“As you are aware,” Federal Reserve Bank of New York President William Dudley said in a speech at the Fordham University Graduate School of Business on Monday, “at last week’s FOMC meeting we made no changes to our monetary policy. In particular, the Committee decided to continue to purchase long-term Treasury securities and agency mortgage-backed securities at a monthly pace of $45 billion and $40 billion, respectively.”
The news, announced on September 18 at the conclusion of a two-day policy meeting, came as a surprise to the markets. In the weeks heading into the meeting, many economists and traders had settled on the idea that the Fed would decide to taper assets purchases at least a little bit — estimates generally came in a range between $5 billion and $15 billion per month — and the markets began to price in such a policy change. Interest rates climbed a full percentage point between May and September, and equities experienced two fairly violent “taper tantrums,” one in June and one in August.
But the stimulus can’t last forever, and markets are constantly on the lookout for signs of when tapering will begin and what the wind-down of Fed assets will look like. The various iterations of quantitative easing have contributed to a dramatic expansion of the Fed’s balance sheet over the past few years. As of the second week of September, total assets held by the Fed exceeded $3.6 trillion, substantially above the $869 billion level maintained before the financial crisis.
This tremendous expansion in and of itself has been cited as a reason to curb the flow rate of asset purchases. At a glance, the theory is that the larger the Fed’s balance sheet is, the riskier it becomes, and the process of unwinding the monster grows increasing difficult. Somewhat addressing this concern, the Fed has stated that it could very well hold on to securities through maturation and simply let them fall off the balance sheet that way. This is in some ways preferable to evaporating liquidity by selling the securities.
However, this strategy has also attracted some criticism. About 25 percent of Treasury securities and nearly 100 percent of mortgage-backed securities held by the Fed have a remaining maturity of more than 10 years, while about 42 percent of Treasury securities held have a remaining maturity of between five and 10 years. The average maturity of the Fed’s entire portfolio is now more than 10 years, and it is expected to exceed $4 trillion by the end of the year.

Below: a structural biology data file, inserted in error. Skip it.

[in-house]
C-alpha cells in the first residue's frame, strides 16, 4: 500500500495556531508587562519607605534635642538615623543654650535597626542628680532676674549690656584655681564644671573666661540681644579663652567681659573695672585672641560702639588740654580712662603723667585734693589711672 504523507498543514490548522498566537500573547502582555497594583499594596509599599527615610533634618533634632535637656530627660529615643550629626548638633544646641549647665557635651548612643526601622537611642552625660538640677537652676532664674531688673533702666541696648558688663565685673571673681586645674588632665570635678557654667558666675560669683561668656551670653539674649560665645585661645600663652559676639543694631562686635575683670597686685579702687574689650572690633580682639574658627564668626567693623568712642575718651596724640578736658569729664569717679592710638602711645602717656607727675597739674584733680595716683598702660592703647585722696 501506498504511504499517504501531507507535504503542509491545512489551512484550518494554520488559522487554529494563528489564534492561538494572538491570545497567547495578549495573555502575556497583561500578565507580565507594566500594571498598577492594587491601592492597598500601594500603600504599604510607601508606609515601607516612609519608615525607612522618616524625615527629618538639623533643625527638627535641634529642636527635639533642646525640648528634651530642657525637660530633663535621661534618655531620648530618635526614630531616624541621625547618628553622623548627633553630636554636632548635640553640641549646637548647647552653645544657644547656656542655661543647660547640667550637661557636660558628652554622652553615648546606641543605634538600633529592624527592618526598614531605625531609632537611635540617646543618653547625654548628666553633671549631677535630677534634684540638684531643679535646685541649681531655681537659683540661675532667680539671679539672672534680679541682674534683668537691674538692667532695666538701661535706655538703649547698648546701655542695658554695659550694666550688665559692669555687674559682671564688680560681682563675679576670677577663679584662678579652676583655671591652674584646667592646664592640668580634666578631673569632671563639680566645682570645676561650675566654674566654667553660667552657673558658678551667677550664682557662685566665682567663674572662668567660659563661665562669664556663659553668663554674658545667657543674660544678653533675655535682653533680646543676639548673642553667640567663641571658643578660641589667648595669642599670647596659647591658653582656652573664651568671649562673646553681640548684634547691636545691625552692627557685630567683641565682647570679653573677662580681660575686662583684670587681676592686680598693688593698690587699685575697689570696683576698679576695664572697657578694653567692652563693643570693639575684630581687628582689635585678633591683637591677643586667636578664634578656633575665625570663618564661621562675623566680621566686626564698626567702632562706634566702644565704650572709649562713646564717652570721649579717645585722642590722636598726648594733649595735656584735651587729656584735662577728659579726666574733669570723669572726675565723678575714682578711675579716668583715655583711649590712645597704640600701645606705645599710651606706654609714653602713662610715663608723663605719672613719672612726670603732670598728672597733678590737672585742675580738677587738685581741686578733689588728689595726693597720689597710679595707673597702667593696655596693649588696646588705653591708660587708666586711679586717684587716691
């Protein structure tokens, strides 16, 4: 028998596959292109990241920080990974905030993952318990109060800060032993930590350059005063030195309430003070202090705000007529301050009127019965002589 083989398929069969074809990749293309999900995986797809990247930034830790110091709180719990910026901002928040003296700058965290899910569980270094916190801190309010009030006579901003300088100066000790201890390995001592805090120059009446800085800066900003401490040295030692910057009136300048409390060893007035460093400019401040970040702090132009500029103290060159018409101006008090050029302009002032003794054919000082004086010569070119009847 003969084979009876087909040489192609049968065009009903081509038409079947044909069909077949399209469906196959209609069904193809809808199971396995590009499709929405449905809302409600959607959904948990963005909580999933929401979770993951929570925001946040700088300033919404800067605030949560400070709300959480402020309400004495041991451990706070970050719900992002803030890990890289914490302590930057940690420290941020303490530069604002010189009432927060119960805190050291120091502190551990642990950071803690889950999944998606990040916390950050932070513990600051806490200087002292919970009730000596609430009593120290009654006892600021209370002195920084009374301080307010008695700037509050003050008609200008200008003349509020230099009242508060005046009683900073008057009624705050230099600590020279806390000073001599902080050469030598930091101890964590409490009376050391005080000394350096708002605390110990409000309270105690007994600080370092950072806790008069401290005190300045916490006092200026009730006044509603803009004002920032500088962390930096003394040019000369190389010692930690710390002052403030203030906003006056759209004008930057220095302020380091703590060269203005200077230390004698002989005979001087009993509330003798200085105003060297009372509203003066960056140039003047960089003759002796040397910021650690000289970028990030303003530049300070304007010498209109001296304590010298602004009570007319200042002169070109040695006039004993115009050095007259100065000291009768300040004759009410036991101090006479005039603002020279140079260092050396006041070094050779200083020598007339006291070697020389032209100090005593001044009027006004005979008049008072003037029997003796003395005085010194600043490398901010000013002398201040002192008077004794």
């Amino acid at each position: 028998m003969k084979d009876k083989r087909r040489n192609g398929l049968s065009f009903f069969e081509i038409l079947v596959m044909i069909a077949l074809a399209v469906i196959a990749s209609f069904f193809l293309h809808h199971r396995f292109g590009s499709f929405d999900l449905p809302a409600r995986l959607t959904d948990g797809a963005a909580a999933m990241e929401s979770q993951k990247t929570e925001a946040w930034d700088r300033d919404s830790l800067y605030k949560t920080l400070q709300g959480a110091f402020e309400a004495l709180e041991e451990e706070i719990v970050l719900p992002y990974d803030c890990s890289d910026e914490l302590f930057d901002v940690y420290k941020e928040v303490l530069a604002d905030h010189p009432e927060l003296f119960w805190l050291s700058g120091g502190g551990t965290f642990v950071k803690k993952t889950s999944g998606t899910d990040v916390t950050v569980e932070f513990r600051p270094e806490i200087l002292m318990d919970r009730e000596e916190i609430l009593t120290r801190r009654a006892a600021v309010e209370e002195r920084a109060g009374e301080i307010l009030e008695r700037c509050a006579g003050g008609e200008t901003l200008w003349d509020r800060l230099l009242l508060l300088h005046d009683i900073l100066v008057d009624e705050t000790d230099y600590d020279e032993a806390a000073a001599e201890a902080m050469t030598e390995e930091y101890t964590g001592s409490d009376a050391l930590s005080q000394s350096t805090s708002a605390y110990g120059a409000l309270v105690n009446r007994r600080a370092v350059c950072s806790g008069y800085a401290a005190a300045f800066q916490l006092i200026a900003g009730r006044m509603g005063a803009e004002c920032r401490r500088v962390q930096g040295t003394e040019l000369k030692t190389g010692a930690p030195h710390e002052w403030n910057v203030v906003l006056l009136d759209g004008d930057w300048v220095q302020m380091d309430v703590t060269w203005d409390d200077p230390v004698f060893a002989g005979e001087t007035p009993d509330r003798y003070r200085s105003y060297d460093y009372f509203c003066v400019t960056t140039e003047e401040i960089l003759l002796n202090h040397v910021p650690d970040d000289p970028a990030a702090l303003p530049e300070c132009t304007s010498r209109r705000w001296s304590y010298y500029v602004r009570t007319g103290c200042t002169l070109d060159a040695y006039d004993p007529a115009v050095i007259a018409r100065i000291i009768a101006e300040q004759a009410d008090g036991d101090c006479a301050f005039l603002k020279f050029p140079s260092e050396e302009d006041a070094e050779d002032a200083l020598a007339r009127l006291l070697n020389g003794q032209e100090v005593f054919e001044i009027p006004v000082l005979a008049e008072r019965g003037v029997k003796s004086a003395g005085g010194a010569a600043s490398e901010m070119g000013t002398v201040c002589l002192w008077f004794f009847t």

In his September speech, Dudley outlined a new tool that the New York Fed will be testing in the coming weeks that is designed to address the issue of how to drain cash from the financial system when it becomes appropriate to do so. The tool — a fixed-rate, full allotment overnight reverse repo facility — will allow counter-parties such as banks and large money market funds to deposit cash at the Fed overnight and earn a modest interest rate on it. The Fed would give the banks Treasury securities as collateral.
With the right interest rate, the Fed could incentivize banks to remove cash from the system. “The higher the interest rate relative to comparable money market rates,” said Dudley, “the greater the participation is likely to be, and vice versa.”
Dudley continued: “There are several reasons motivating our interest in developing such a facility. First, such a facility should enable the Federal Reserve to improve its control over the level of money market rates. By offering a new, essentially risk-free investment, one would expect that anyone with access to such a facility would generally be unwilling to lend instead to someone else at a rate below that posted for the facility.”
The most important thing that this does is put a floor beneath overnight rates. In the experimentation phase, rates will be set to just 1 basis point, or 0.01 percent. Again, the idea here is that the Fed has pumped so much cash into the system that people don’t really know what to do with it all. By making this facility available to certain institutions — namely, those with an excess of reserves — they can put those reserves to a productive use. At the same time, the Fed gets to soak up some cash.
“Second, this new facility is also likely to reduce the volatility of short-term interest rates,” Dudley said. “If a lender that cannot earn the IOER rate has an unexpectedly large amount of funds to invest, this lender currently may have to accept an unusually low interest rate. But with the overnight reverse repo facility in place, this lender could lend as much funds as desired to the facility at a fixed rate and this should reduce the downward pressure on money market rates.”
This tool could complement traditional measures such as raising the overnight lending rate to banks, which would make it more expensive for banks to borrow reserves.